Lifetime Achievement Award: Ralph Middlecamp’s lifetime of poverty fighting

Asked why poverty remains so widespread and challenging to fight, Ralph Middlecamp notes there are a broad spectrum of causes, and generational poverty has a different set of solutions than situational poverty. If poverty-fighting success is to be found, understanding the different kinds of poverty is essential.

“We erroneously tend to lump many types of poverty together under one heading,” explains the now retired CEO and executive director of the Society of St. Vincent de Paul’s District Council of Madison. “There are different answers for different kinds of poverty.”

Finding answers has been his life’s work, which is why he was selected as the Lifetime Achievement winner in IB’s annual Executive of the Year Awards program. Whether it’s building a loyal workforce culture in which everyone understands the mission, combining programs for self-sufficiency with safety-net services, developing new service offerings such as Wisconsin’s first charitable pharmacy, or a continuing willingness to serve with his current, post-retirement gig as the Society’s national president, Middlecamp has been fighting poverty on multiple fronts.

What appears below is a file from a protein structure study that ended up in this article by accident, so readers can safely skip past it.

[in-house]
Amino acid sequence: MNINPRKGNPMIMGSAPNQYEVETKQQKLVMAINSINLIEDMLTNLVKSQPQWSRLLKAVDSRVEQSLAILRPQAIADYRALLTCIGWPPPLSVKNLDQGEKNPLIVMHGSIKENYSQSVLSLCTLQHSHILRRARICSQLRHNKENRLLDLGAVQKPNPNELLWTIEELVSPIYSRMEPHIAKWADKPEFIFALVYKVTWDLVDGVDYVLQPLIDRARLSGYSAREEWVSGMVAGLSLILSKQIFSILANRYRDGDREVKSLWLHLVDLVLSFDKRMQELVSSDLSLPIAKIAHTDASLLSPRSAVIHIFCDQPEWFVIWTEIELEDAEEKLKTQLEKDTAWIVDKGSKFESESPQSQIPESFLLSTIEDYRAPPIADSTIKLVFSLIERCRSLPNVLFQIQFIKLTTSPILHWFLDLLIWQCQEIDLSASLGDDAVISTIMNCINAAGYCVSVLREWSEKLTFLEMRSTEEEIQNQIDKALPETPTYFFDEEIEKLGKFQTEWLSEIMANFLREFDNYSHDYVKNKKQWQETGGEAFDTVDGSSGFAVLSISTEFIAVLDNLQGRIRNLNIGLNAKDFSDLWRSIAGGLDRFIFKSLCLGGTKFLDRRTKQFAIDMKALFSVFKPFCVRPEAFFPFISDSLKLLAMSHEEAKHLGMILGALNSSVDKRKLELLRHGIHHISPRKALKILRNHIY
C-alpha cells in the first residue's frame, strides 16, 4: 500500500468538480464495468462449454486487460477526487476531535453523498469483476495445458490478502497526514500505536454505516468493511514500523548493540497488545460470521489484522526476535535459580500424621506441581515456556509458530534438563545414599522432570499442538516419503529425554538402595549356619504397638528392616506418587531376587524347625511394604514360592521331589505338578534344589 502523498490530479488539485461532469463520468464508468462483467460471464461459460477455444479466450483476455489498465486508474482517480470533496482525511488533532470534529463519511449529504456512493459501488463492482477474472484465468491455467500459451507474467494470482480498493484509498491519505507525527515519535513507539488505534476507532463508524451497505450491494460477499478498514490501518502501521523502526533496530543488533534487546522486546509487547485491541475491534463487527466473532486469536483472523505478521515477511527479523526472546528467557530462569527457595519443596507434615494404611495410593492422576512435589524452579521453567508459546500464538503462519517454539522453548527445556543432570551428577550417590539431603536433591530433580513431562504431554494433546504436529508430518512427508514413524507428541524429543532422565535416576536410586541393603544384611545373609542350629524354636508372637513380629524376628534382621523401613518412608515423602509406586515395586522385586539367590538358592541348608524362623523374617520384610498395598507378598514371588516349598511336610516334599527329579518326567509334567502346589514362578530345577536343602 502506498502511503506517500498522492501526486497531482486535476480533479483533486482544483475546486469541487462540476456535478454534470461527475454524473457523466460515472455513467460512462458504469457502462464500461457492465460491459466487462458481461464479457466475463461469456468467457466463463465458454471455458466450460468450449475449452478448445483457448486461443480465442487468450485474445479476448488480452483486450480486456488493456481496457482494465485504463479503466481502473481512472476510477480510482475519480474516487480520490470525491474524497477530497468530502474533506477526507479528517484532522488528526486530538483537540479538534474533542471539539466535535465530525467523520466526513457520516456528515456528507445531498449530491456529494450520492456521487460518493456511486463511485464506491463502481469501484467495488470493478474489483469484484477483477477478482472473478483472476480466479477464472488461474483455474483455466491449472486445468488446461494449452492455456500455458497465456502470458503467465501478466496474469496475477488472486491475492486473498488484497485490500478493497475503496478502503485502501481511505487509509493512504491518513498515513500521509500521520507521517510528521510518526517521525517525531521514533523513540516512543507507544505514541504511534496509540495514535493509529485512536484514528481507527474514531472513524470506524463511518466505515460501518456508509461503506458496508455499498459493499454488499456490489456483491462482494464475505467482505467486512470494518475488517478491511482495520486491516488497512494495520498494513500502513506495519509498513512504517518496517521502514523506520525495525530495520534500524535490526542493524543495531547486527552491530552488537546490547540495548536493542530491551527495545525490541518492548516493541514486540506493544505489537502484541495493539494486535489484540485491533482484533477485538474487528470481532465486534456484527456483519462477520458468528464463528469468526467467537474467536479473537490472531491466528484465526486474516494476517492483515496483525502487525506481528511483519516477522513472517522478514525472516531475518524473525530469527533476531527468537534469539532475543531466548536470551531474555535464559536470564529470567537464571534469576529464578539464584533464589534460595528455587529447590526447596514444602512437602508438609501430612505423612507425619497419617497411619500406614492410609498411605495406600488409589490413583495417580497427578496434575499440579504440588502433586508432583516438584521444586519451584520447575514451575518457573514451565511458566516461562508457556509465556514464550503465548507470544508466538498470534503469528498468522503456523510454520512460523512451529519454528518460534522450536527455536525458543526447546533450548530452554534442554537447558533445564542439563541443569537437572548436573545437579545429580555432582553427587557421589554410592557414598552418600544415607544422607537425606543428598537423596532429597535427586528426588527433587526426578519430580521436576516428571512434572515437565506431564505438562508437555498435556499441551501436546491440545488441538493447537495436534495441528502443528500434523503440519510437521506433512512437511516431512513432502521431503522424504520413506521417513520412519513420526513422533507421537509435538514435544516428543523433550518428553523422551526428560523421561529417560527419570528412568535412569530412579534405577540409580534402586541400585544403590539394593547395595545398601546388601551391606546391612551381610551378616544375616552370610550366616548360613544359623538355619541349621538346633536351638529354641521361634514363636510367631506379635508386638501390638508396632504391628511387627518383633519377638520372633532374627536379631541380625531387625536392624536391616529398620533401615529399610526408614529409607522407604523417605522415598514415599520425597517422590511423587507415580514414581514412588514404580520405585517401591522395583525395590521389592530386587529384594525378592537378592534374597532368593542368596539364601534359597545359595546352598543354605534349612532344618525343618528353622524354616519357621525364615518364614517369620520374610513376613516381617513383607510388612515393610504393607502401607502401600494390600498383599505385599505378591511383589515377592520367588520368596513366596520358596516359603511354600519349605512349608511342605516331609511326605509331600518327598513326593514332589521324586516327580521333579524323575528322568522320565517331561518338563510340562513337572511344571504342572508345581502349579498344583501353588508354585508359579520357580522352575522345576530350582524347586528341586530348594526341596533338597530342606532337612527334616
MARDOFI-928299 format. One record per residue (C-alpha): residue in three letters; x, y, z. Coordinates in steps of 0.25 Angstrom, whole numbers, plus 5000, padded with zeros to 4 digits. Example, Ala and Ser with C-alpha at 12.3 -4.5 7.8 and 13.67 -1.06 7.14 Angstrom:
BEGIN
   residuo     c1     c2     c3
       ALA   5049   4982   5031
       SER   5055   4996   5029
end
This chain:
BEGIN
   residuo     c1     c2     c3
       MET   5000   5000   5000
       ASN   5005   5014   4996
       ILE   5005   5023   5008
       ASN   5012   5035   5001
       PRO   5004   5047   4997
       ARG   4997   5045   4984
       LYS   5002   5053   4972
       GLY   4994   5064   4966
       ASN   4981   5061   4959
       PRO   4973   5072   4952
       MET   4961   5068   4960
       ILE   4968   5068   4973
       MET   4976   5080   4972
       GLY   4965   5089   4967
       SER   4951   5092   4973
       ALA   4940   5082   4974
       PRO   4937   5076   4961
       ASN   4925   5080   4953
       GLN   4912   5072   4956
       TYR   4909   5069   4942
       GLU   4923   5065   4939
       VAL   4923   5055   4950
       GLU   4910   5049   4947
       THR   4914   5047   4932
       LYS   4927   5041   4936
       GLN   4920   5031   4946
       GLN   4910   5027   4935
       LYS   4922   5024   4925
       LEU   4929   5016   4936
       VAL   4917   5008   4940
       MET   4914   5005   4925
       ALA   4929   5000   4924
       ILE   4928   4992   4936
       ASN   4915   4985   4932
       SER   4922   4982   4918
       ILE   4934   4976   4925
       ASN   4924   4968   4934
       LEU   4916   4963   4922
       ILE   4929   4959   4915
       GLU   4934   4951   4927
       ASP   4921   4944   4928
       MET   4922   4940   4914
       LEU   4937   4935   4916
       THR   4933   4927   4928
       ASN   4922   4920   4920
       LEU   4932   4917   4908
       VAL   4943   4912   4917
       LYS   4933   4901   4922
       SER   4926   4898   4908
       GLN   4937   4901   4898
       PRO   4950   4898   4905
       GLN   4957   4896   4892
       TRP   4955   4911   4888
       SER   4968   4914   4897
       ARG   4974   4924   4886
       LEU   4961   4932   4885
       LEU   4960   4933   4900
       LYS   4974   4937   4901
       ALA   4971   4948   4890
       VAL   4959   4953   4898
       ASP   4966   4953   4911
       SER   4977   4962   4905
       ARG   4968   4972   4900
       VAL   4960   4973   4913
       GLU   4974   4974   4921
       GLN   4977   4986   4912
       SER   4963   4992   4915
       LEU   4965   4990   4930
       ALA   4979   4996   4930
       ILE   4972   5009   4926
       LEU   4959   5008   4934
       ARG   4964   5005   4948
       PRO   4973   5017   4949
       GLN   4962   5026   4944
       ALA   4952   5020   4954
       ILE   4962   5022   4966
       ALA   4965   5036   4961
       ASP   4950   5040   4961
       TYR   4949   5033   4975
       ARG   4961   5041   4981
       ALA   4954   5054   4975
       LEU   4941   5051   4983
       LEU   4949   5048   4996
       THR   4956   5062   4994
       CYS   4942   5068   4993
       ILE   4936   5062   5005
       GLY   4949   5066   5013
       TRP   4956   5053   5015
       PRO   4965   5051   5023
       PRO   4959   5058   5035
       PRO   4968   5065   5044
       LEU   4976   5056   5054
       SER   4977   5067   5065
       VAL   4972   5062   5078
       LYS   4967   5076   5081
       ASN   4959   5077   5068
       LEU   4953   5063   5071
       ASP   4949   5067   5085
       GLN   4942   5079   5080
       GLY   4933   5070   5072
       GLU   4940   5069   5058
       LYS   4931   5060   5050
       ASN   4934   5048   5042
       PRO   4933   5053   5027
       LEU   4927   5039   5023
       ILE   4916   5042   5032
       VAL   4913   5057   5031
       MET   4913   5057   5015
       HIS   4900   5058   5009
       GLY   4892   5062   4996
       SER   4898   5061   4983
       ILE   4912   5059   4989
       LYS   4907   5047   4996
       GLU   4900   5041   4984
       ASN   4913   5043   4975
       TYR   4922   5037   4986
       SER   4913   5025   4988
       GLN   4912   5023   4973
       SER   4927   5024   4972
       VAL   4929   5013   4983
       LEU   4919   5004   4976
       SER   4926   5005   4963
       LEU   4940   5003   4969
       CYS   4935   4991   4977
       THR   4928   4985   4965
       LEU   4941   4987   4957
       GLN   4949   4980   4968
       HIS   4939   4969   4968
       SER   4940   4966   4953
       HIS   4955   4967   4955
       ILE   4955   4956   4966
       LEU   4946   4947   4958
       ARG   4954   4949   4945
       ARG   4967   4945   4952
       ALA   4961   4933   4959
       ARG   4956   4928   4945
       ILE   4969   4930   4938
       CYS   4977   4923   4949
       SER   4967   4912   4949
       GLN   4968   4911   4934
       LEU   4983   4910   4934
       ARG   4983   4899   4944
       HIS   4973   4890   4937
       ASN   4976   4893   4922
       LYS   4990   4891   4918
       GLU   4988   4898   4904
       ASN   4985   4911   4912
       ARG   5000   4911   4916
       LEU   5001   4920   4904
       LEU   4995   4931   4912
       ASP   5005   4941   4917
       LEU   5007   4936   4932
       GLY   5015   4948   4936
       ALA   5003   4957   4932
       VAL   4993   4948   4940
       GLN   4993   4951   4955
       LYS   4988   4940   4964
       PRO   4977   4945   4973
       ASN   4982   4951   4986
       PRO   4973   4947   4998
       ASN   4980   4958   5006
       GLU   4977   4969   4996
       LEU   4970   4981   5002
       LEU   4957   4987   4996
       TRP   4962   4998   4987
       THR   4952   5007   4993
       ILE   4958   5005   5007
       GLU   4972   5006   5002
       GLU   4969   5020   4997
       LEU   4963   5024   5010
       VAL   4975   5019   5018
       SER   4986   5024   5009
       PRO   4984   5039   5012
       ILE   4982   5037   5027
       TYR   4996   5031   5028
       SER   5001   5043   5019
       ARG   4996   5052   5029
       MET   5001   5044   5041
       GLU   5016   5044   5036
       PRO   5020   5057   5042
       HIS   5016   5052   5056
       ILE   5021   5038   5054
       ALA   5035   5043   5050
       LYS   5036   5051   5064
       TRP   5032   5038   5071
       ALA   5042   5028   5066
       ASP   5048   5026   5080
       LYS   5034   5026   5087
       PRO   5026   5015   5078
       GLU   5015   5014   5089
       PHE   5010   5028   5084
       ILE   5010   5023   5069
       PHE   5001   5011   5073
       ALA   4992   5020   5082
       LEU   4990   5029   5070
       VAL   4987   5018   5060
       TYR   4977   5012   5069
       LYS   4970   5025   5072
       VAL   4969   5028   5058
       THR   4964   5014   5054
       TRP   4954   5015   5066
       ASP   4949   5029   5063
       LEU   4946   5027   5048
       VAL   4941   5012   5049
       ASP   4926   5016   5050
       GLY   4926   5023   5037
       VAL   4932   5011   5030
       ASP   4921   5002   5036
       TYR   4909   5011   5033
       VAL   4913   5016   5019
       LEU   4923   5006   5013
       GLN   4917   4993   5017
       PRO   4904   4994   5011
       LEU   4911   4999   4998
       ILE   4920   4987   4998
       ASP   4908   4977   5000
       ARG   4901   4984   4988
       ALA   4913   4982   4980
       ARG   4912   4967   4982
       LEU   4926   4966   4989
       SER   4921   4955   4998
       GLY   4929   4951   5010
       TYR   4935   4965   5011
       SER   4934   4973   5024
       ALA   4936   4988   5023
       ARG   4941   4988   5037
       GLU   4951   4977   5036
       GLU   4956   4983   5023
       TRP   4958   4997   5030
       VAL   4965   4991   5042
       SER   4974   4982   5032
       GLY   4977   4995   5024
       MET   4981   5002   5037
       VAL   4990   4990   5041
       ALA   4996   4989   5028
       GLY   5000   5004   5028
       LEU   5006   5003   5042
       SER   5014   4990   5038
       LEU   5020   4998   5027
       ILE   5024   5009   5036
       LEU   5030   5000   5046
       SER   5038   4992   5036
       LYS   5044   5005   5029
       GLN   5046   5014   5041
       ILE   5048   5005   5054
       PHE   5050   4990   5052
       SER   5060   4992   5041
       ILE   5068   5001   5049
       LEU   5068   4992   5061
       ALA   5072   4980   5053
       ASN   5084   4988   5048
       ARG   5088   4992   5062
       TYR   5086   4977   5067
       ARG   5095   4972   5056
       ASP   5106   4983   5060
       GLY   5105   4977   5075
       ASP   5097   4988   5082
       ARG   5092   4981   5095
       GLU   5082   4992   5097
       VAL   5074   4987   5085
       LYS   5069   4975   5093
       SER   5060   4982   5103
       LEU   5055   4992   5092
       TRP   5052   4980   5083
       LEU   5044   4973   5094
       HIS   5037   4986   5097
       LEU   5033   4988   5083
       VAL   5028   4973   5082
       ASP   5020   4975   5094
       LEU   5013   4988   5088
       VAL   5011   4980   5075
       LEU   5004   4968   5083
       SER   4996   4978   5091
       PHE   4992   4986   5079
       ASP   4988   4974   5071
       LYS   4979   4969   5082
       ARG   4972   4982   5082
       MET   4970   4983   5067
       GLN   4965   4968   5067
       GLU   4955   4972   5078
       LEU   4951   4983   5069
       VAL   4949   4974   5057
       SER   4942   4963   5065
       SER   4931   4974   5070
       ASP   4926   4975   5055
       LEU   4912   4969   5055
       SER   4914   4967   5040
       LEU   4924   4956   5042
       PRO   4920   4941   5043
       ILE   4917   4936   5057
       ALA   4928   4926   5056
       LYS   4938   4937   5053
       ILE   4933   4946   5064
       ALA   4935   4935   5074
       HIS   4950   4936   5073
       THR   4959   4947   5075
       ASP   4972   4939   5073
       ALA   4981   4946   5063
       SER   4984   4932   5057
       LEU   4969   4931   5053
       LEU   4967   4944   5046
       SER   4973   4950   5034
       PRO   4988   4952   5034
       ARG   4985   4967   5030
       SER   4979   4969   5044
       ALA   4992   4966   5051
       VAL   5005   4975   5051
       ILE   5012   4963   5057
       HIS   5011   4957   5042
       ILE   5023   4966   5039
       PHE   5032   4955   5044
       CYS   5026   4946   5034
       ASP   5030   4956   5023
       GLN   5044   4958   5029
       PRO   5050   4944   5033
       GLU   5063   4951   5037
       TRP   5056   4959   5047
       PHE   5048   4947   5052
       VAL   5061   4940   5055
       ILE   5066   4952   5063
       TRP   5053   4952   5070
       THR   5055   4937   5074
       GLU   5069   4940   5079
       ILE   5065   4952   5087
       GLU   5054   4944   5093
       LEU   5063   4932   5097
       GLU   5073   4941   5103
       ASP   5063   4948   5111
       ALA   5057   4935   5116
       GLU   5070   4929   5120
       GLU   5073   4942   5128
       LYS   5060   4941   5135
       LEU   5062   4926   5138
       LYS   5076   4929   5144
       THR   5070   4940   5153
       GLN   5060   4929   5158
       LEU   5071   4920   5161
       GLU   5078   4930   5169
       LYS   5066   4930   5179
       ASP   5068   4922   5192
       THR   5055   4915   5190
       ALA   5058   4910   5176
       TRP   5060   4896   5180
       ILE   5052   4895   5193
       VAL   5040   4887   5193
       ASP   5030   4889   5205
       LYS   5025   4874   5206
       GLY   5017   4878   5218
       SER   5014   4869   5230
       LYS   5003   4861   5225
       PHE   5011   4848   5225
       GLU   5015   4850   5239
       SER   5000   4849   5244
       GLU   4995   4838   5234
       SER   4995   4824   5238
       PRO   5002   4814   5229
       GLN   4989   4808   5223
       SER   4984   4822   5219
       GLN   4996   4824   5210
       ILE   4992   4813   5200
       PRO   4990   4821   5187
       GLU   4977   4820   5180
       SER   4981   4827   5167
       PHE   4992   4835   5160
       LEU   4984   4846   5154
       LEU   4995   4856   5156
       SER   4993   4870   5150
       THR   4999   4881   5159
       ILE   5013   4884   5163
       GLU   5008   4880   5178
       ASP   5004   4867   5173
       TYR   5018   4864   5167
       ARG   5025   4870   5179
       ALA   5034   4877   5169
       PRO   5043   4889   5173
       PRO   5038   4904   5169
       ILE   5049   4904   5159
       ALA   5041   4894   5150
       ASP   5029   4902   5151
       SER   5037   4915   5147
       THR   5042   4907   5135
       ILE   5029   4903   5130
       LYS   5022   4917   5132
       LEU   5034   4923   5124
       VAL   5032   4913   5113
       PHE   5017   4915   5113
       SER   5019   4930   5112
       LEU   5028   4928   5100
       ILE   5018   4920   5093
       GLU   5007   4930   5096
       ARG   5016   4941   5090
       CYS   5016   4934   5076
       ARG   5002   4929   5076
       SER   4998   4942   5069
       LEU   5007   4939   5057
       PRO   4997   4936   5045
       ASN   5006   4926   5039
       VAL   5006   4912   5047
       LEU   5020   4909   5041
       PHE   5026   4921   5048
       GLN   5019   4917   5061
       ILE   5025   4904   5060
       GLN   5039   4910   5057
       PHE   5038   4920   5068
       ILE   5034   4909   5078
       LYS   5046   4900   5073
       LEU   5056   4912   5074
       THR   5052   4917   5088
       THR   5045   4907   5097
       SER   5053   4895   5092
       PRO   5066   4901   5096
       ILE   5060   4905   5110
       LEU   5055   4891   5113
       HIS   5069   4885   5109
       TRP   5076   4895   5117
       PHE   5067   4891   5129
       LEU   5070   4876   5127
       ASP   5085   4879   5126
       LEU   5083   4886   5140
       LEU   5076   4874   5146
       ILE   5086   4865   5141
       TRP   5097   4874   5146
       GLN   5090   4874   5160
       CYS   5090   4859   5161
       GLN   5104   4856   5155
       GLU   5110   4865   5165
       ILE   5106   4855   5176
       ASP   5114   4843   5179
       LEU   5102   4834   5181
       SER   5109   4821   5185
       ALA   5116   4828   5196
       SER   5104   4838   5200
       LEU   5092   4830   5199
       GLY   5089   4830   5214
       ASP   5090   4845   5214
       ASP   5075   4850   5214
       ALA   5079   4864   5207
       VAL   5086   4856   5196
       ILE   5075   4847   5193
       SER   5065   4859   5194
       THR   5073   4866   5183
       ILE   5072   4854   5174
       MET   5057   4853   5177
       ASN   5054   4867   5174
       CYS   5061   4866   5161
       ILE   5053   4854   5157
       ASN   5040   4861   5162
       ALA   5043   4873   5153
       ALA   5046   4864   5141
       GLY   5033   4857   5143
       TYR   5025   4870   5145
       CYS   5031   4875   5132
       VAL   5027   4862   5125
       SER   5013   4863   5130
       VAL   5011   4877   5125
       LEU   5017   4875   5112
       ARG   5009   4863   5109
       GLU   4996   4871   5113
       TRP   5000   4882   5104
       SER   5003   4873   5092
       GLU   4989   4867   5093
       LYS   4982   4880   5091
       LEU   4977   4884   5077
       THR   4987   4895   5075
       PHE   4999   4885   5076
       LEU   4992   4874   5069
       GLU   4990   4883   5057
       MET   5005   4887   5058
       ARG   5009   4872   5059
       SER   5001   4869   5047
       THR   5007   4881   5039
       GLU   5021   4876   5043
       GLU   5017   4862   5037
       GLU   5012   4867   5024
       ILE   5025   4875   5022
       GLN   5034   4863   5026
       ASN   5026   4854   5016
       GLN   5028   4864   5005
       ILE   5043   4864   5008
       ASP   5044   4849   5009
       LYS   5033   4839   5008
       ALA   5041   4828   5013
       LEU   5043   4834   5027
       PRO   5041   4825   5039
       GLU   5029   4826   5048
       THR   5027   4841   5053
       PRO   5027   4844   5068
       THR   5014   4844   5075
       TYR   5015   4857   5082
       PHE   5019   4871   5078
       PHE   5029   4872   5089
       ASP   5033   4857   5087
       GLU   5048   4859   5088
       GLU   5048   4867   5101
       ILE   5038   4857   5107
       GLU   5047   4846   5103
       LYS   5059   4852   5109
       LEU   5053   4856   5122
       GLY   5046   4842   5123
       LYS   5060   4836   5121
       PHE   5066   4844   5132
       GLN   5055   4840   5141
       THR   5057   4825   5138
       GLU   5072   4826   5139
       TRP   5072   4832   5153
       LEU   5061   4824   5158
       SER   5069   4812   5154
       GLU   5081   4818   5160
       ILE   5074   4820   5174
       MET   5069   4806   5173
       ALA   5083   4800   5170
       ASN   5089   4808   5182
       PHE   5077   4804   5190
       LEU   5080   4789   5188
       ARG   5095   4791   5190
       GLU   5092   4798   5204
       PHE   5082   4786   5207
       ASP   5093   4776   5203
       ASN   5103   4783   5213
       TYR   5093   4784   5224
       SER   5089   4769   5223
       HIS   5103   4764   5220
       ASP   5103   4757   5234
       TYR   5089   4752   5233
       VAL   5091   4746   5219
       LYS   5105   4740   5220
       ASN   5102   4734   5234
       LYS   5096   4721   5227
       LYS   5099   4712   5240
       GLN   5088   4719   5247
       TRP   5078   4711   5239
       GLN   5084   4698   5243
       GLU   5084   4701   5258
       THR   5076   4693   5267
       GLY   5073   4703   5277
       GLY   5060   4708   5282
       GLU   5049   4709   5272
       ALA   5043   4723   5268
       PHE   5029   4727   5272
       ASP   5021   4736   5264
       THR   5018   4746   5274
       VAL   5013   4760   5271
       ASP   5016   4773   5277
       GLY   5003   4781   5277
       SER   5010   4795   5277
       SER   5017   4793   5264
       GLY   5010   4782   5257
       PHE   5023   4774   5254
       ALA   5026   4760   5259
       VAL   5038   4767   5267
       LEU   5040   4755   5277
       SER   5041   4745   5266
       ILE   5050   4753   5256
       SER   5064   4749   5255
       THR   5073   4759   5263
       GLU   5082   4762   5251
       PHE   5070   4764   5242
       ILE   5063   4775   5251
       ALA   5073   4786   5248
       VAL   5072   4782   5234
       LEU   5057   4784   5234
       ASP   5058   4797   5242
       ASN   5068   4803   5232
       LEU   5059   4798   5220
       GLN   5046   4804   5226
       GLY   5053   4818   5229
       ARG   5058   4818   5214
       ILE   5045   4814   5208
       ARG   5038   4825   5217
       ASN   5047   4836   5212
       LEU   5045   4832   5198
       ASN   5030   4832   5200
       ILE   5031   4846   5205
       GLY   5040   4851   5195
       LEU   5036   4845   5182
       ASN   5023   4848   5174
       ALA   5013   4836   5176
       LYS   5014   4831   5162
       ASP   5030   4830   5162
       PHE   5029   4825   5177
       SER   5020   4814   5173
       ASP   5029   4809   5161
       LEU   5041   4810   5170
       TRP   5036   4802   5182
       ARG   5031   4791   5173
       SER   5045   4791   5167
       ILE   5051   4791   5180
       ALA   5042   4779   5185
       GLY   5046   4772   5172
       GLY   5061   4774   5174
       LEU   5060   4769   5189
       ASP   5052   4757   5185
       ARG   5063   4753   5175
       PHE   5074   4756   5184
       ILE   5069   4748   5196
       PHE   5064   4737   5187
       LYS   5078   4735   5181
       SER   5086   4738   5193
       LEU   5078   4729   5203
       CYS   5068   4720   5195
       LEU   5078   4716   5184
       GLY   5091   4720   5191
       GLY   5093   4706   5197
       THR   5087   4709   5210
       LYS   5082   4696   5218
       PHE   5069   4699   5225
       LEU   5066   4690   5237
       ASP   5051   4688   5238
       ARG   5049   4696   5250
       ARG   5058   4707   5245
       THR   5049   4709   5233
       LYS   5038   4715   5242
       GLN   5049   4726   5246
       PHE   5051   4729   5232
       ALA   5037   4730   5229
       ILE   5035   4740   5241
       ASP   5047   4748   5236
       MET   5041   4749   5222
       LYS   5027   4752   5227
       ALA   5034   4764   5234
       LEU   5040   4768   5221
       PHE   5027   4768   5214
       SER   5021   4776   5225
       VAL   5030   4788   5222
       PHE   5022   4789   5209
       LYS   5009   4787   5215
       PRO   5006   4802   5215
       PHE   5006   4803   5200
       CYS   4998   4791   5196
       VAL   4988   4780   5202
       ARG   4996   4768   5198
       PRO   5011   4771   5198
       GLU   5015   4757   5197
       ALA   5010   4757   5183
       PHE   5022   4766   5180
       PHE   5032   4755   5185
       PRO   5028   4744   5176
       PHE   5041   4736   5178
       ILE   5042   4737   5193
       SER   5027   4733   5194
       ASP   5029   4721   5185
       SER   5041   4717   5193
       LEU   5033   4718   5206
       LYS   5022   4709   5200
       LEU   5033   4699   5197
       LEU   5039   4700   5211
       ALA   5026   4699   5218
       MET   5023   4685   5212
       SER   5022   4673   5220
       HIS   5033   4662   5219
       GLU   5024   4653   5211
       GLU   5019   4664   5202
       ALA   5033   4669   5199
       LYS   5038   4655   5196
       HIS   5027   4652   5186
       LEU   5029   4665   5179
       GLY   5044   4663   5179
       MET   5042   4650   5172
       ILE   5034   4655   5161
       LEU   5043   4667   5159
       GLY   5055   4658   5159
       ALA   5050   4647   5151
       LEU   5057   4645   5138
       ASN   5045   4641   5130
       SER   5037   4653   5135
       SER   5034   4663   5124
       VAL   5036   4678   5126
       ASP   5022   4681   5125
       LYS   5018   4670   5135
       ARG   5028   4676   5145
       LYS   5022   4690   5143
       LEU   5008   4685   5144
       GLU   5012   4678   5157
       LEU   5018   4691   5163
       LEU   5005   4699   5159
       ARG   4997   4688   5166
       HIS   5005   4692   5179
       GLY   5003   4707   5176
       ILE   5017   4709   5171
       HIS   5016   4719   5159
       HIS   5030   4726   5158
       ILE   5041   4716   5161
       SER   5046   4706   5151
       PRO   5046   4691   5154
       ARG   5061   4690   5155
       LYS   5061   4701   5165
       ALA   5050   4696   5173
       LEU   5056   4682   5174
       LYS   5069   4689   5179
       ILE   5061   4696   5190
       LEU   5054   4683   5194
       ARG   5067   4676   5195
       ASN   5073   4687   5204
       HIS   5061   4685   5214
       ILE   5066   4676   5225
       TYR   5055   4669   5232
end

One of the answers is empowering others to get involved. At the heart of his rewarding work are the one-on-one meetings with people who suffer in poverty, but his ability to engage the community in this fight has been absolutely critical. Middlecamp had been with St. Vincent de Paul-Madison for 30 years, the last 18 as executive director; in his last full year as the local CEO, total donations exceeded $2.5 million, more than doubling the amount of donations at the start of his tenure.

Until his July 31, 2017 retirement, the Society had consistently grown this local charity serving basic needs of the community’s poorest and most vulnerable members. Middlecamp led the way in developing a social-enterprise business featuring the Society’s Dane County thrift stores, which underwrite much of the organization’s mission. “St. Vinny’s” thrift stores annually provide $500,000 or more in basic goods vouchered to people in need directly from store inventory, including $317,000 in clothing alone during fiscal 2016 to go along with furniture, bedding, housewares, and other basics given to local low-income households.